When you first enter the trail it appears that it is a well taken care of trail, Ahh but were we wrong. After pedaling for maybe 100ft, the trail started to get really woody, meaning there was nothing to look at you really could not see the river anymore, The trail itself was very rocky and muddy, throughout the ride we expierenced large puddle about 10-12 ft across and stagnant, if the rail were taken care of I truely think it would be a very nice ride, but on a hot summer day, those puddles would be smelly and well frankly a sea of mosquitos. The trail ended at a old train trestle and then on to a cinder based road, we road up to the Davis Street Bridge. Don't get me wrong the trail was a challenge , but unlike any rails for trails ride I have ever been on!

Nearby Trails

Trolley Trail (PA)

Pennsylvania - 2.8 miles

The first section of the Trolley Trail, built along a former Northern Electric Railway right-of-way in northeastern Pennsylvania, will officially open ...

Luzerne County National Recreation Trail

Pennsylvania - 1.8 miles

Tracing about two miles of riverfront today, this trail eventually will form a 16-mile pathway along an active railway. Chain link fencing separates the ...

D&H Rail Trail

Pennsylvania - 38 miles

The Delaware & Hudson (D&H) Gravity Railroad conducted a 3-mile test of the first steam locomotive in the U.S. in August 1829, which ran from the towns ...

Accordion

O&W Trail - PA

Pennsylvania - 8 miles

There are two trails named the O&W: one in New York and this one in Pennsylvania. Although the trail stretches 32 miles (as shown on the map), only the ...

Luzerne County Levee Trail

Pennsylvania - 12 miles

The Luzerne County Levee Trail is a 12-mile paved path made up of 4 different reaches on either side of the Susquehanna River. A system of interconnected ...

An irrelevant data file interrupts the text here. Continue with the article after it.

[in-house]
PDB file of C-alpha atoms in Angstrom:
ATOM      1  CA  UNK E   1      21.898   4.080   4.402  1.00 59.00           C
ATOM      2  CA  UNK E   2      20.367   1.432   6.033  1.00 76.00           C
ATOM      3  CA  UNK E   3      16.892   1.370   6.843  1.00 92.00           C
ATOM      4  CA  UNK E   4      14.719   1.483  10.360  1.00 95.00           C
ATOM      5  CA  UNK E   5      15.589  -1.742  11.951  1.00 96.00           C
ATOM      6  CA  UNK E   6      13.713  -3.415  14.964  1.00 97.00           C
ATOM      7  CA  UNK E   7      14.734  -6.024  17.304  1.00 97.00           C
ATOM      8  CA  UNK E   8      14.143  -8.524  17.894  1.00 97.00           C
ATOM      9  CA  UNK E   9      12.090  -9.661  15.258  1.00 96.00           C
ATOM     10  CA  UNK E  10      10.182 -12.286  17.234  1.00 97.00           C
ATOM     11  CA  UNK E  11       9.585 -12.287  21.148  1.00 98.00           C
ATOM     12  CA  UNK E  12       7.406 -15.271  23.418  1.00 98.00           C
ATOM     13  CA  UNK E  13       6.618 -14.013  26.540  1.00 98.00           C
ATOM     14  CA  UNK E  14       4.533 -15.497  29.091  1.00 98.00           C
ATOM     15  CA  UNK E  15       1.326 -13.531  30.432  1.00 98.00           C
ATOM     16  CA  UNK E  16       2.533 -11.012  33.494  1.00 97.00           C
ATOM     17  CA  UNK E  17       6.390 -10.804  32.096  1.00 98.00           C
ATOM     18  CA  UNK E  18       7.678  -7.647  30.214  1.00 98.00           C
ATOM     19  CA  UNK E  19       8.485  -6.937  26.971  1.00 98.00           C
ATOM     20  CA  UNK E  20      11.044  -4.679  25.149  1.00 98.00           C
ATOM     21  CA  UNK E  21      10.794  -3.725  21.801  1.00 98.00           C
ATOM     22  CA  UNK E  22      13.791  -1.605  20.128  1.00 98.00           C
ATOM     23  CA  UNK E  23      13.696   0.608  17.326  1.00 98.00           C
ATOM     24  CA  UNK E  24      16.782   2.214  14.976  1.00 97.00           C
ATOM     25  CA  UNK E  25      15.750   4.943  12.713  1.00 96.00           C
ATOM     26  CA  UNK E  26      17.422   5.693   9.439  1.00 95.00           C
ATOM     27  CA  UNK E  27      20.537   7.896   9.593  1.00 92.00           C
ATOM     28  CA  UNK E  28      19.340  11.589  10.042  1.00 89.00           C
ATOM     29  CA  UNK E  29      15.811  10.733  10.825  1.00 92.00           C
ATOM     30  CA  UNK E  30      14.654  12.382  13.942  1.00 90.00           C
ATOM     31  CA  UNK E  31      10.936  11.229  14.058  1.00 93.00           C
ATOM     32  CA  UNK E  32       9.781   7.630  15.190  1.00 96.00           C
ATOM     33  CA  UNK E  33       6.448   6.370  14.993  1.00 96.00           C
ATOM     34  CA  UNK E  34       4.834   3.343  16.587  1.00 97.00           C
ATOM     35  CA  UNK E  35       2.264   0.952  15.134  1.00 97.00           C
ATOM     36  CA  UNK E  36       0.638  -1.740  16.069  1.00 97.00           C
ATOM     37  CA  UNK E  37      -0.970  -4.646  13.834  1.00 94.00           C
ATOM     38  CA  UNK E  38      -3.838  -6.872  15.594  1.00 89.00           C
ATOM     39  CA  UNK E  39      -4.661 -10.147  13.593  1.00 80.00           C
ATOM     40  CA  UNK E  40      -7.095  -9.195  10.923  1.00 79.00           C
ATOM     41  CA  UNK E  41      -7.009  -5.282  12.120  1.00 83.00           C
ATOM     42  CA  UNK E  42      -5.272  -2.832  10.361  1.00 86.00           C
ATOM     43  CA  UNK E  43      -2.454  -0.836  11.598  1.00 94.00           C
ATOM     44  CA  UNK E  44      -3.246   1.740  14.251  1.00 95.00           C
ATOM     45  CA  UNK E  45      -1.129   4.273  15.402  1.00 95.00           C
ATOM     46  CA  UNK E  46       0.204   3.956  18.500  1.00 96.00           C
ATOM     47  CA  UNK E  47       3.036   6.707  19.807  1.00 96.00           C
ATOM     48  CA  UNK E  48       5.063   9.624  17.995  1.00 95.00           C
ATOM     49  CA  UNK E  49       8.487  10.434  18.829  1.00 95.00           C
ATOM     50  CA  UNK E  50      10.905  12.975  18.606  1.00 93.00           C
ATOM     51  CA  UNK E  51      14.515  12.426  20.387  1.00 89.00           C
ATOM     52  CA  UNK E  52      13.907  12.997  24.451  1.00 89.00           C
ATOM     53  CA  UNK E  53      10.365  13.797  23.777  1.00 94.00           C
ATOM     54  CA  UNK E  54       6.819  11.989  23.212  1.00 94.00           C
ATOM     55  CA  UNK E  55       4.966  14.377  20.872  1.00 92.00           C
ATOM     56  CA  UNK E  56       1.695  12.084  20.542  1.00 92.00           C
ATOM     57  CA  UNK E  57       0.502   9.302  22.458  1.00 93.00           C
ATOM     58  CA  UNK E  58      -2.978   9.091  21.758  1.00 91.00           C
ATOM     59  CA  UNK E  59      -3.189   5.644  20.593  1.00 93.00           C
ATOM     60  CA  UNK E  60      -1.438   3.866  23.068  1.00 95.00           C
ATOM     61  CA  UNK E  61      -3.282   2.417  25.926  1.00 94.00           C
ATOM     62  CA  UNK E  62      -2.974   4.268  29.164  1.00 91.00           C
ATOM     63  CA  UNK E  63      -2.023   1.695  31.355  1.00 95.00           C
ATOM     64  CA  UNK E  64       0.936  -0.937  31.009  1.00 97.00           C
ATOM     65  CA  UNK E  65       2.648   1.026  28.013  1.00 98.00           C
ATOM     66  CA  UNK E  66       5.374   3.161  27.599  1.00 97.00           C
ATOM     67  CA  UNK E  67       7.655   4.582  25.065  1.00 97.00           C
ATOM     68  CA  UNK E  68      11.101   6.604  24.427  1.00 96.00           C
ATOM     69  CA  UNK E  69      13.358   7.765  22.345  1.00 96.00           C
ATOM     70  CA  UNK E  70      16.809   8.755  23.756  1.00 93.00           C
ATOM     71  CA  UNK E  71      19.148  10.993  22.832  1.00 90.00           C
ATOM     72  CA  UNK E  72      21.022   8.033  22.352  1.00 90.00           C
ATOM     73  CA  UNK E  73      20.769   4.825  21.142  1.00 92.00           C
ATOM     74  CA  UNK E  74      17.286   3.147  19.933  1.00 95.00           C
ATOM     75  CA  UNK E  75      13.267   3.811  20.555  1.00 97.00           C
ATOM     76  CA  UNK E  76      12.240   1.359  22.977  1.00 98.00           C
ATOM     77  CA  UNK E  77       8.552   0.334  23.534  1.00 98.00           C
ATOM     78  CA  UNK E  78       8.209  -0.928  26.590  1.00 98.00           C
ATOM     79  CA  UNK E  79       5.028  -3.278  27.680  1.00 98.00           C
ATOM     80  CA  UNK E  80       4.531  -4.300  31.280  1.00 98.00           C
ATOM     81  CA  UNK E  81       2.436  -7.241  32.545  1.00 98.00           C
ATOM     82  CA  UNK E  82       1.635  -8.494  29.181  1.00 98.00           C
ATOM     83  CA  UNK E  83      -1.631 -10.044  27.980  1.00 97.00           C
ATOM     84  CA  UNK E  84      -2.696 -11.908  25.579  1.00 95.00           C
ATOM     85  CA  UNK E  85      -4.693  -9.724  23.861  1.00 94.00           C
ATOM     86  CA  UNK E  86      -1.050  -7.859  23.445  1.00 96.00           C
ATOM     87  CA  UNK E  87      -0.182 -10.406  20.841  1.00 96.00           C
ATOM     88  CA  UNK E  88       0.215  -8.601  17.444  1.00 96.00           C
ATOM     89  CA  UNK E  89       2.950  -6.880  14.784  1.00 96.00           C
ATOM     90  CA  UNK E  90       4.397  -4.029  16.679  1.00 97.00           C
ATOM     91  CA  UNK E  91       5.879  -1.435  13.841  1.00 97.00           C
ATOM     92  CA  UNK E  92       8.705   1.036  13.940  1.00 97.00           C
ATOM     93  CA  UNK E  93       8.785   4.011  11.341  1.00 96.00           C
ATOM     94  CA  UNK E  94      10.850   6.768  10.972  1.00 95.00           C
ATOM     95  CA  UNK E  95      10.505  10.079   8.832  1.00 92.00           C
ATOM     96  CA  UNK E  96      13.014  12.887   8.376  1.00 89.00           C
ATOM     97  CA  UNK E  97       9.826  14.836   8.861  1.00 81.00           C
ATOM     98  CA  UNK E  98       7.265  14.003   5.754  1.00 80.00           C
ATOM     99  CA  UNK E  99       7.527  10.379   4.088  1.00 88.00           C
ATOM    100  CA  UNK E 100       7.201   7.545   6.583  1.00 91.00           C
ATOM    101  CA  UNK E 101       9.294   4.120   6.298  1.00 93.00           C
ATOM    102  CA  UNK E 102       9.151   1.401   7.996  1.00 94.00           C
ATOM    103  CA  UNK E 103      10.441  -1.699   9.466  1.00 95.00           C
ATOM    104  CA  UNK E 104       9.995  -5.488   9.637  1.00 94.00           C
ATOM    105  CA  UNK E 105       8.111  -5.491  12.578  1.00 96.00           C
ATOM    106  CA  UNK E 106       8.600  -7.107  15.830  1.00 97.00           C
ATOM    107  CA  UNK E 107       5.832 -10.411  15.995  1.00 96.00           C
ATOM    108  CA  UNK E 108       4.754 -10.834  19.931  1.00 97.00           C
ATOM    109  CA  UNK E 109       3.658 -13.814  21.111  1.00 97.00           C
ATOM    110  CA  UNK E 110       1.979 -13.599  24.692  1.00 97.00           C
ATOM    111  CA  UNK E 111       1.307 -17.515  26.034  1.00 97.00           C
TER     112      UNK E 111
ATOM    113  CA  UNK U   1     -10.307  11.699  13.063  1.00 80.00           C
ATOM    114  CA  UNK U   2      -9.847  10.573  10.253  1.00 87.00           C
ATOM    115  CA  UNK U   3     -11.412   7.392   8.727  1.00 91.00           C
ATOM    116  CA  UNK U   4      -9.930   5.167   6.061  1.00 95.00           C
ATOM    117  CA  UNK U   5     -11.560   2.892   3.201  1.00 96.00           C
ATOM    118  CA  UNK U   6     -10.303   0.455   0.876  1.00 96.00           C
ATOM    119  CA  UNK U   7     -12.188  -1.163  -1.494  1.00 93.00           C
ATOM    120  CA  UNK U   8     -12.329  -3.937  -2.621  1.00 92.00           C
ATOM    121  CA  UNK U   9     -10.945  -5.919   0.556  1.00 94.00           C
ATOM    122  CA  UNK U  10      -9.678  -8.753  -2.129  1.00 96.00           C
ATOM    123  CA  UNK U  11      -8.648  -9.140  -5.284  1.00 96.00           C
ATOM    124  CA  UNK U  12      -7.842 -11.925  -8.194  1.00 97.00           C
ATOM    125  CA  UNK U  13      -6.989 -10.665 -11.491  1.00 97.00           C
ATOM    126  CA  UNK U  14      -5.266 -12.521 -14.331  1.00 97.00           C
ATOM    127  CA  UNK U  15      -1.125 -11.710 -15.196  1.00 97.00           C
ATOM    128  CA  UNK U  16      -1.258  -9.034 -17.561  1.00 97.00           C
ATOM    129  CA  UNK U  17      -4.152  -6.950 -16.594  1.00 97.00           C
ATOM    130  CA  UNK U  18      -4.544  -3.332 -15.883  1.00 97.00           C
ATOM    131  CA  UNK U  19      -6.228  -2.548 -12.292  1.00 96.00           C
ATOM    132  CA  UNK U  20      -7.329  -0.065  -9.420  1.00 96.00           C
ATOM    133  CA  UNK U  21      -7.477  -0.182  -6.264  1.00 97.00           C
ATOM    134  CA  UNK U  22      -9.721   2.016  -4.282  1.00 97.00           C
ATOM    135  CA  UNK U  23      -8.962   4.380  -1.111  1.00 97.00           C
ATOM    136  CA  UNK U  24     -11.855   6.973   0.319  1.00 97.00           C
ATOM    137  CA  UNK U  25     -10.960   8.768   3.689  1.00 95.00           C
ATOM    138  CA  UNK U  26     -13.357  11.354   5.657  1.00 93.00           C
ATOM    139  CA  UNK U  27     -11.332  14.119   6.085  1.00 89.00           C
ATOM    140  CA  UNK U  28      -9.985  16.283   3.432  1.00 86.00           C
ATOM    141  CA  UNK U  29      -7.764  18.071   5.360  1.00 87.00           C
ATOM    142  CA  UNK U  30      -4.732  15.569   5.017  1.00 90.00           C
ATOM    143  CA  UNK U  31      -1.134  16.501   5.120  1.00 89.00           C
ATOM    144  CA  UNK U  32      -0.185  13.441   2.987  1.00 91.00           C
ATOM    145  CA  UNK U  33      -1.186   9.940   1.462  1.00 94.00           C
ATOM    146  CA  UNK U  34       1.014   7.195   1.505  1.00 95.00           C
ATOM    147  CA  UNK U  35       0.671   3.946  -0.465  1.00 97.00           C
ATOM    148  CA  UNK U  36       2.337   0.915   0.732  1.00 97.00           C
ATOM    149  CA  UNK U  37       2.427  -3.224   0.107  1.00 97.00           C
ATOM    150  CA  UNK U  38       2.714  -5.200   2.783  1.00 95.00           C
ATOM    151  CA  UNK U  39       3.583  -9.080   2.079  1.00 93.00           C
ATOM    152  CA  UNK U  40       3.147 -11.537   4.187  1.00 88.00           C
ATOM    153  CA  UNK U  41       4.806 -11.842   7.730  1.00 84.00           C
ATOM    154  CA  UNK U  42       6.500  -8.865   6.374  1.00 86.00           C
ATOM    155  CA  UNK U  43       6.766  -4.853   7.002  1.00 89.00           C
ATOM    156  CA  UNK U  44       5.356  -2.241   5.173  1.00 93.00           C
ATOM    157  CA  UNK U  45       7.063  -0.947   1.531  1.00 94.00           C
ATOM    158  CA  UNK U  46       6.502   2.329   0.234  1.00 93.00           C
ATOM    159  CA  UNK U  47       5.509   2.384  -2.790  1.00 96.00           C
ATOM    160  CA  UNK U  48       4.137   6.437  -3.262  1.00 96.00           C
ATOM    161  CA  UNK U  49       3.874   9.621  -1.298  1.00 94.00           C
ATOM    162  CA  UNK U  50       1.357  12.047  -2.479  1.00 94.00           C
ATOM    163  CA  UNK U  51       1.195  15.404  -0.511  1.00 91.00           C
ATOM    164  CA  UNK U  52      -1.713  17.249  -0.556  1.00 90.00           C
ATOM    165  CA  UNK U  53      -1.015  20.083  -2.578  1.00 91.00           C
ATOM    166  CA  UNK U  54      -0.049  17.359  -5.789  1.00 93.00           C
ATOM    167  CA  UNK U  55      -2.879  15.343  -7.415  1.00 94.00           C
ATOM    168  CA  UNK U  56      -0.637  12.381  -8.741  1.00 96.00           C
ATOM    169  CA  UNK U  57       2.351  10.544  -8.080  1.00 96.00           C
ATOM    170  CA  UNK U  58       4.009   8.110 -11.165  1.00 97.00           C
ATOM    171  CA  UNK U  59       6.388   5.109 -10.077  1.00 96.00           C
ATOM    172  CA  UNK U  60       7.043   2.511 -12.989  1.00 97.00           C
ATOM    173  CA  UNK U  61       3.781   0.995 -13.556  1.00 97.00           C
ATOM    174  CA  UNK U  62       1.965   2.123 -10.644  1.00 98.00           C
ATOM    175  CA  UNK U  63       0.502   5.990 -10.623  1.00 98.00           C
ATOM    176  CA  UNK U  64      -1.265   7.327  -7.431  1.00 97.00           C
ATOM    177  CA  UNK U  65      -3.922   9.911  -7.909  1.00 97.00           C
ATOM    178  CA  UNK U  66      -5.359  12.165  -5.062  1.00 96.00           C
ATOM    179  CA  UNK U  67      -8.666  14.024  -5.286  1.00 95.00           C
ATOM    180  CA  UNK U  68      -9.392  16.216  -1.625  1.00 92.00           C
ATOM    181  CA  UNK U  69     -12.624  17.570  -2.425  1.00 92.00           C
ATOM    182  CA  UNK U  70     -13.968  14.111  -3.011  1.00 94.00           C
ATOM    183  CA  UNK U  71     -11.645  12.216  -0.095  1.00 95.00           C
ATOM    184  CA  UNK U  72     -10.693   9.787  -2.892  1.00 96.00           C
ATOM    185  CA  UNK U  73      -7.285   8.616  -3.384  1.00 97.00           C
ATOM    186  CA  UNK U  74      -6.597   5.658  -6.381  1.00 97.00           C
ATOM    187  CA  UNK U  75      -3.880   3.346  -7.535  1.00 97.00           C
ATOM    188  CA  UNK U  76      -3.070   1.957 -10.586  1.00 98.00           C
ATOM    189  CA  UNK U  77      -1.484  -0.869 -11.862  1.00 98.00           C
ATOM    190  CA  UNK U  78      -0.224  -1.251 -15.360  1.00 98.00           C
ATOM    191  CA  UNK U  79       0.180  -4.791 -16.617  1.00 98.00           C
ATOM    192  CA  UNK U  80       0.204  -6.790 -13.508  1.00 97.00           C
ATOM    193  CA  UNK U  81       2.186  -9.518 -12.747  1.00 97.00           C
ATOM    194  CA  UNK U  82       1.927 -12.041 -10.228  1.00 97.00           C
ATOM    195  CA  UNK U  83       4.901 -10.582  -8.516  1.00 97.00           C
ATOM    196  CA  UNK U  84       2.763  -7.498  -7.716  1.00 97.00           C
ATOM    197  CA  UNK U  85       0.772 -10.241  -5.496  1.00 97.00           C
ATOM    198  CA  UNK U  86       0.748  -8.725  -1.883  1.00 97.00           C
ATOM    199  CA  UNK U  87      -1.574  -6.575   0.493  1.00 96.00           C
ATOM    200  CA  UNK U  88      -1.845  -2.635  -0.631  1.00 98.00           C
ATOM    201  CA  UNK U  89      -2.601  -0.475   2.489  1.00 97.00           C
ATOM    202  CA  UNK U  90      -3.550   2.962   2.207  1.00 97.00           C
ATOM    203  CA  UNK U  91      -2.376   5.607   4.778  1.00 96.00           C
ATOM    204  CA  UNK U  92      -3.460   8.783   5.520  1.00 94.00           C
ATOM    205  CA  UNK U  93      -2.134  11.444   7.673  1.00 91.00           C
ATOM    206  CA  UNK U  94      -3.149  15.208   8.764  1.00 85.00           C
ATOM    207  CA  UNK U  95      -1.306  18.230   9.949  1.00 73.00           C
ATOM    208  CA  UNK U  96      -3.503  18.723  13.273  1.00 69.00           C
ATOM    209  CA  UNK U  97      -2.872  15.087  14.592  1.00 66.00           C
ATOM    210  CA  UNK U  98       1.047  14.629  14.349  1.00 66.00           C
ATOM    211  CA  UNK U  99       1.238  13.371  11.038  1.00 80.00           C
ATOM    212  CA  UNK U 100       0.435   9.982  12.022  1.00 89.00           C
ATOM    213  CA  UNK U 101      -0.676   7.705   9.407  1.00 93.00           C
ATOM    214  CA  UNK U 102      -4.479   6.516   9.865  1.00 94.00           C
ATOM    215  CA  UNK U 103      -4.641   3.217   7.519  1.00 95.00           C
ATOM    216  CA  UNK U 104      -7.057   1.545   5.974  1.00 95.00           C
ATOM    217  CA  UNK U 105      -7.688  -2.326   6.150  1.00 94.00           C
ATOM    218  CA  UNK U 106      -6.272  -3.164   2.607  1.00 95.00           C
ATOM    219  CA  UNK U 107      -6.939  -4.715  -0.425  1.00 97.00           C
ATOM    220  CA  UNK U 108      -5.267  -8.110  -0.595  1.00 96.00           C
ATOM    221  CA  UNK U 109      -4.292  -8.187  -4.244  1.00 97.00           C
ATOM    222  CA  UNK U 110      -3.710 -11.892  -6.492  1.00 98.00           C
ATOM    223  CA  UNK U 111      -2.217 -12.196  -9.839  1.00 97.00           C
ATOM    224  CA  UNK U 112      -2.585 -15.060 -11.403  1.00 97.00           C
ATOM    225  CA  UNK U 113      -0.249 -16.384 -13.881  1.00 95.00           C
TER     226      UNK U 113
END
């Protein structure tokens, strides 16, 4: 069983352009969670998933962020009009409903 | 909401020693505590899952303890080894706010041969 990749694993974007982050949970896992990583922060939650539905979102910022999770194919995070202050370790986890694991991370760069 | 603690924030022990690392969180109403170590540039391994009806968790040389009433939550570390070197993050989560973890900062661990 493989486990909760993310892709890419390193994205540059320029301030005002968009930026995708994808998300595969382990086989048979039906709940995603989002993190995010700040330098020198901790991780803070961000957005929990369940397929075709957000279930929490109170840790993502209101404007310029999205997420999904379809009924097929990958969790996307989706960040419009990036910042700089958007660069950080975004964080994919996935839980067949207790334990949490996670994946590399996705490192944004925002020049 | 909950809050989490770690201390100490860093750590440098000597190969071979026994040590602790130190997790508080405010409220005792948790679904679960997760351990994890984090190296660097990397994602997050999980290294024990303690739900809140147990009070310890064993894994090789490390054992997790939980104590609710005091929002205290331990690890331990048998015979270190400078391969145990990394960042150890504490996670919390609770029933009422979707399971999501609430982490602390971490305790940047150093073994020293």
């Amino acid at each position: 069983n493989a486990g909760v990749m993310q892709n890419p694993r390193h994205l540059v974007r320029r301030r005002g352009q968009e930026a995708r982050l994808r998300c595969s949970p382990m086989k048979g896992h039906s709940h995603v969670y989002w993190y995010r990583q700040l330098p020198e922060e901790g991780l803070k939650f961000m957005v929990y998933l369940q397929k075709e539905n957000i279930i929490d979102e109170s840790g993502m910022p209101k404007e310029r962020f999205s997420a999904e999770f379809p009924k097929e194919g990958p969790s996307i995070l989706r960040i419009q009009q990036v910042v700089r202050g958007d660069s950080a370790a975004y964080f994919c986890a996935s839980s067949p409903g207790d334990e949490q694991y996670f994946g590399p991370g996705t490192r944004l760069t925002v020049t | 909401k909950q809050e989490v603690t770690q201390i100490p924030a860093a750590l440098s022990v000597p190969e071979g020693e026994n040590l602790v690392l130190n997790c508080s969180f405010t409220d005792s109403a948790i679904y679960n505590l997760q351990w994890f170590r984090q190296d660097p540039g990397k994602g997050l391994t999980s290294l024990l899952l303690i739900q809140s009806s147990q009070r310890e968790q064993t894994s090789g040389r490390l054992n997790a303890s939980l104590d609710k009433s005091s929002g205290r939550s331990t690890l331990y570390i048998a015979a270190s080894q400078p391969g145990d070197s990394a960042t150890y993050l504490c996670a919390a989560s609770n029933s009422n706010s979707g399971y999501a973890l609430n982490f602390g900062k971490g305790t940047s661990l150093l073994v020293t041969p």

Iroquois Trail

Pennsylvania - 1.8 miles

The Iroquois Trail is scenic and remote, stretching about 2 miles through Tunkhannock, a gateway community to the Endless Mountains in northeastern Pennsylvania. ...

Back Mountain Trail

Pennsylvania - 5 miles

The Back Mountain Trail, originally built by lumber and ice king Albert Lewis of Wyoming Valley 115 years ago, was acquired by the Lehigh Valley Railroad ...

D & L Trail - Black Diamond Trail (Mountain Top-White Haven)

Pennsylvania - 9.2 miles

NOTE: This section of the Delaware and Lehigh (D & L) National Heritage Corridor is now open, but there is a short gap in the trail at Glen Summit pending ...

Susquehanna Warrior Trail

Pennsylvania - 10.8 miles

This Susquehanna Warrior Trail is nestled in the beautiful Susquehanna River Valley, lush with green meadows and surrounding mountain peaks. Eventually ...

Endless Mountain Riding Trail

Pennsylvania - 9.2 miles

The local riding club enjoyed this former rail line, which was purchased in 1944 for a dollar from the Delaware, Lackawanna & Western Railroad, as a bridle ...

D & L Trail - Lehigh Gorge State Park Trail

Pennsylvania - 25.7 miles

When coal was discovered in Summit Hill in the late 1700s, a rush of development ensued in the Lehigh Valley. Josiah White and the Lehigh Coal and Navigation ...

Greater Hazleton Rails to Trails

Pennsylvania - 7 miles

Like so many trails in this area, the Great Hazleton Rails to Trails occupies the former corridor of a railroad line that supported the local coal mining ...

Explore by City

Explore by City

Explore by Activity

Explore by Activity

Log in to your account to:

  • View trail paths on the map
  • Save trails to your account
  • Add trails, edit descriptions
  • Share photos
  • Add reviews
OR

Register for free!

Join TrailLink (a non-profit) to view more than 30,000 miles of trail maps and more!
OR